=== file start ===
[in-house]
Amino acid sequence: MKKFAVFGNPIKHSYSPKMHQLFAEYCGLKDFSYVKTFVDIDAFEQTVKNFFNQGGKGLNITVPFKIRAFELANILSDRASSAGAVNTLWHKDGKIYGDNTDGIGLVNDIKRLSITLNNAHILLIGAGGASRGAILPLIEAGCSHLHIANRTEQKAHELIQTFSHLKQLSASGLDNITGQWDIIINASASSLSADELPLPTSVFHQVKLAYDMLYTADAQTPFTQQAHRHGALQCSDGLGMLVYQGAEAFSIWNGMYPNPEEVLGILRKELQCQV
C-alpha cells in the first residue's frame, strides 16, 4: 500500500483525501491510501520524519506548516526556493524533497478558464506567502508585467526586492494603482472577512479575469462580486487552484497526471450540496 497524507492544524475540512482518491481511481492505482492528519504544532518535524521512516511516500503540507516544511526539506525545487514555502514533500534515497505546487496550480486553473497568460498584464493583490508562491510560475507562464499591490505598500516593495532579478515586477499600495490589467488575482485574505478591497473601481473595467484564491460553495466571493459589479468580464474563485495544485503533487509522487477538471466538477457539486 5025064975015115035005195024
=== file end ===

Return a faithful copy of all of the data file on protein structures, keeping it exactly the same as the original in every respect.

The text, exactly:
[in-house]
Amino acid sequence: MKKFAVFGNPIKHSYSPKMHQLFAEYCGLKDFSYVKTFVDIDAFEQTVKNFFNQGGKGLNITVPFKIRAFELANILSDRASSAGAVNTLWHKDGKIYGDNTDGIGLVNDIKRLSITLNNAHILLIGAGGASRGAILPLIEAGCSHLHIANRTEQKAHELIQTFSHLKQLSASGLDNITGQWDIIINASASSLSADELPLPTSVFHQVKLAYDMLYTADAQTPFTQQAHRHGALQCSDGLGMLVYQGAEAFSIWNGMYPNPEEVLGILRKELQCQV
C-alpha cells in the first residue's frame, strides 16, 4: 500500500483525501491510501520524519506548516526556493524533497478558464506567502508585467526586492494603482472577512479575469462580486487552484497526471450540496 497524507492544524475540512482518491481511481492505482492528519504544532518535524521512516511516500503540507516544511526539506525545487514555502514533500534515497505546487496550480486553473497568460498584464493583490508562491510560475507562464499591490505598500516593495532579478515586477499600495490589467488575482485574505478591497473601481473595467484564491460553495466571493459589479468580464474563485495544485503533487509522487477538471466538477457539486 5025064975015115035005195024